#MacEwanUgrad: Mary Dyky

#MacEwanUgrad: Mary Dyky

What is your best memory of MacEwan University?

My favourite memories involve discussing and sharing ideas with fellow Early Learning and Child Care students during classes. In particular, during group work or in preparation for workshops, we were given the time to create, to research, to collaborate, to discuss, and ultimately to plan out meaningful experiences. There was great value in the learning taking place, as it was engaging, insightful and fun. The different viewpoints of peers allowed me to become a more reflective practitioner who enjoyed the relationships being built in the  classroom community.

What’s next now that you have graduated?

After graduation I will pursue employment within a school setting or Parent Link Centre. I have always felt the importance in partnering with other agencies in advocating for children and their families within the community.

MacEwan University has prepared me by allowing me to recognize the need to honour the whole child with grace and dignity. With an in-depth knowledge and understanding of child development, I am able to provide a supportive environment where a child feels safe, capable, engaged, challenged and confident. MacEwan University has taught me that I myself am not done learning and that I will be continually evolving through the experiences and relationships I have with others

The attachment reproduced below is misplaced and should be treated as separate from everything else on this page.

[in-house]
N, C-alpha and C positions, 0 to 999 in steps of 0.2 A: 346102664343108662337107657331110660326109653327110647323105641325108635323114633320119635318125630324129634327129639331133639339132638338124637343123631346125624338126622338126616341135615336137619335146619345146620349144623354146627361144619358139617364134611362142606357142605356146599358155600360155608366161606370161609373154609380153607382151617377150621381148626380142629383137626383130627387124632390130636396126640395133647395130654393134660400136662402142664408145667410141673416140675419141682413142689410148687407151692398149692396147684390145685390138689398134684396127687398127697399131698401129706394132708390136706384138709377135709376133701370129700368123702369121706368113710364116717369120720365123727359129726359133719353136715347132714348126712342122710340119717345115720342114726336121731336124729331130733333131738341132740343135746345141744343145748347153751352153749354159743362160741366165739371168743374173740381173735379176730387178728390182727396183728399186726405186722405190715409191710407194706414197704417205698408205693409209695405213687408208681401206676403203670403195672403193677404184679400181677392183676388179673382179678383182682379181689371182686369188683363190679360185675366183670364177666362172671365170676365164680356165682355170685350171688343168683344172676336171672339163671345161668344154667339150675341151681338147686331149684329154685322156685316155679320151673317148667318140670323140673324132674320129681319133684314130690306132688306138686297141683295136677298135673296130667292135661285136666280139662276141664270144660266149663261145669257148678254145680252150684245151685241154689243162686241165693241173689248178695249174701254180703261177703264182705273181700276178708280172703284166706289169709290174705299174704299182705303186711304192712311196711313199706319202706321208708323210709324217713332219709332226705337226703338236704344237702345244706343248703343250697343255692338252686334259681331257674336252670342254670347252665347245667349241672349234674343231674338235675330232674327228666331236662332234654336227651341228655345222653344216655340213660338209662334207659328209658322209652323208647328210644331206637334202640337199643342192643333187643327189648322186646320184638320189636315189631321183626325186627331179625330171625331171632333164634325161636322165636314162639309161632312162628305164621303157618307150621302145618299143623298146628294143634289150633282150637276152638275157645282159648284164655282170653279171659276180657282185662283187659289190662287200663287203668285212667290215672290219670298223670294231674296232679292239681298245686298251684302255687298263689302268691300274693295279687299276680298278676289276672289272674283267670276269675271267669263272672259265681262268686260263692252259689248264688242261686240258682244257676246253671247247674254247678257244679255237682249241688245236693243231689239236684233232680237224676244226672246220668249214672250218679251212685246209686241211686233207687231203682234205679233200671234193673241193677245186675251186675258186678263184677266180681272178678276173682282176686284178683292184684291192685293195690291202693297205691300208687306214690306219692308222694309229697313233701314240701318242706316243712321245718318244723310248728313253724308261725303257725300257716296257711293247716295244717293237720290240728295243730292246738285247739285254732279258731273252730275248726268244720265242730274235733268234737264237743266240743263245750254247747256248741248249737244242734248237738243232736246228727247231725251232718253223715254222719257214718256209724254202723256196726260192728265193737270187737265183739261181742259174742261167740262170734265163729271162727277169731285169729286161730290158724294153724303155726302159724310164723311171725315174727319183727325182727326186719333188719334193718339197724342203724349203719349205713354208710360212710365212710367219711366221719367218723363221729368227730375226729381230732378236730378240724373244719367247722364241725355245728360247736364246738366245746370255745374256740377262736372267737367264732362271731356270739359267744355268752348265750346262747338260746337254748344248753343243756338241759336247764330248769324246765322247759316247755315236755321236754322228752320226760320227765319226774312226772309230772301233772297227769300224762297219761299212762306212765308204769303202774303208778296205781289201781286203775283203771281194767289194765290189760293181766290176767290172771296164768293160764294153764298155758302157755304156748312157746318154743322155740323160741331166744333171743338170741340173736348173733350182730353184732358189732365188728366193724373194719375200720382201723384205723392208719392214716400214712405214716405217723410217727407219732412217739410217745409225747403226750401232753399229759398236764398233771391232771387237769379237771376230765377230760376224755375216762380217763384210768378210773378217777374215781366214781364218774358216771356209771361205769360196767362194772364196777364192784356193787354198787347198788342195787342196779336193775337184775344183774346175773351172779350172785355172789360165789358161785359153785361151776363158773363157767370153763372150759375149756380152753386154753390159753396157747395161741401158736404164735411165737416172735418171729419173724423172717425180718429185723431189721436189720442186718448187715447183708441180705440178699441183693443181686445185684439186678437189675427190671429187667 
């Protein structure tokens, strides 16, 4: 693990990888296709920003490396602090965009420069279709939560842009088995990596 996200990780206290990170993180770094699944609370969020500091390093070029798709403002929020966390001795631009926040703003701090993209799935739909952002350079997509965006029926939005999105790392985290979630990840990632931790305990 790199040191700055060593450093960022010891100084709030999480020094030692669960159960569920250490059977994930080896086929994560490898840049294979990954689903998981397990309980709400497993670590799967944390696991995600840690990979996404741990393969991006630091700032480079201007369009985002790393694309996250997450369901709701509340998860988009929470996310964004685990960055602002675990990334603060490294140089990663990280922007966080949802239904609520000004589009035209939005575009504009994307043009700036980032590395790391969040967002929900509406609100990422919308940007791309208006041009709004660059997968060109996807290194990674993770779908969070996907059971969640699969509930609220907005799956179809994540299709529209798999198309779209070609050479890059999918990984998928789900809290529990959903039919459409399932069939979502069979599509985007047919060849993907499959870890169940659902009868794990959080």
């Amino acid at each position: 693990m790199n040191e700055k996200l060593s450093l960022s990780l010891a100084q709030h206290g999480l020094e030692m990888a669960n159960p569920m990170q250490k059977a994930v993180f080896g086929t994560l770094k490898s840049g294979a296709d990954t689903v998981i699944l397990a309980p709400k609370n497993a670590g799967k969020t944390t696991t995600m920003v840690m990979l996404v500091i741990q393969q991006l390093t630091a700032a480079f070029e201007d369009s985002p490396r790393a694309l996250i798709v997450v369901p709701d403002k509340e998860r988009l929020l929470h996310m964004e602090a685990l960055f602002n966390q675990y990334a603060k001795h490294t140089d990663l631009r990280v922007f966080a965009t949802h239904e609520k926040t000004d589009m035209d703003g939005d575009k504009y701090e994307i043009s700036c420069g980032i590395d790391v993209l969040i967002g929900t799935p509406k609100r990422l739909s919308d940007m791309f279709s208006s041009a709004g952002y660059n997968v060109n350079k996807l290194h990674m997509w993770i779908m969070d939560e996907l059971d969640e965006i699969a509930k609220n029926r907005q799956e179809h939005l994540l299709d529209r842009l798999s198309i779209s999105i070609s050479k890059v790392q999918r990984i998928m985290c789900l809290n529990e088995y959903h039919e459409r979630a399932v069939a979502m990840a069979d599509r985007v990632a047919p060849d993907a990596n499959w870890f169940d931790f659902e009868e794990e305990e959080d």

What advice do you have for a 1st year student?

Be intentional – Have purpose and intent in planning but also be flexible and open to follow the lead of the child and allow experiences to be authentic.

Be present and engaged – Be in the moment. Observe, communicate and provide opportunities that focus on a child’s capabilities and interests.

Be an advocate – It is important to build strong relationships with children, families, team members and the community. In creating this network of people we not only can become genuinely invested in the well being of the child but also support and guide the challenges that a child may experience.

Provide time – Learning comes from critical thinking, problem solving, interest, motivation, risk taking and time. Allow children the environment, materials and most importantly the time to play and discover the world around them.

See the potential, the capacity, the opportunity in learning each and every day. Embrace the possibilities.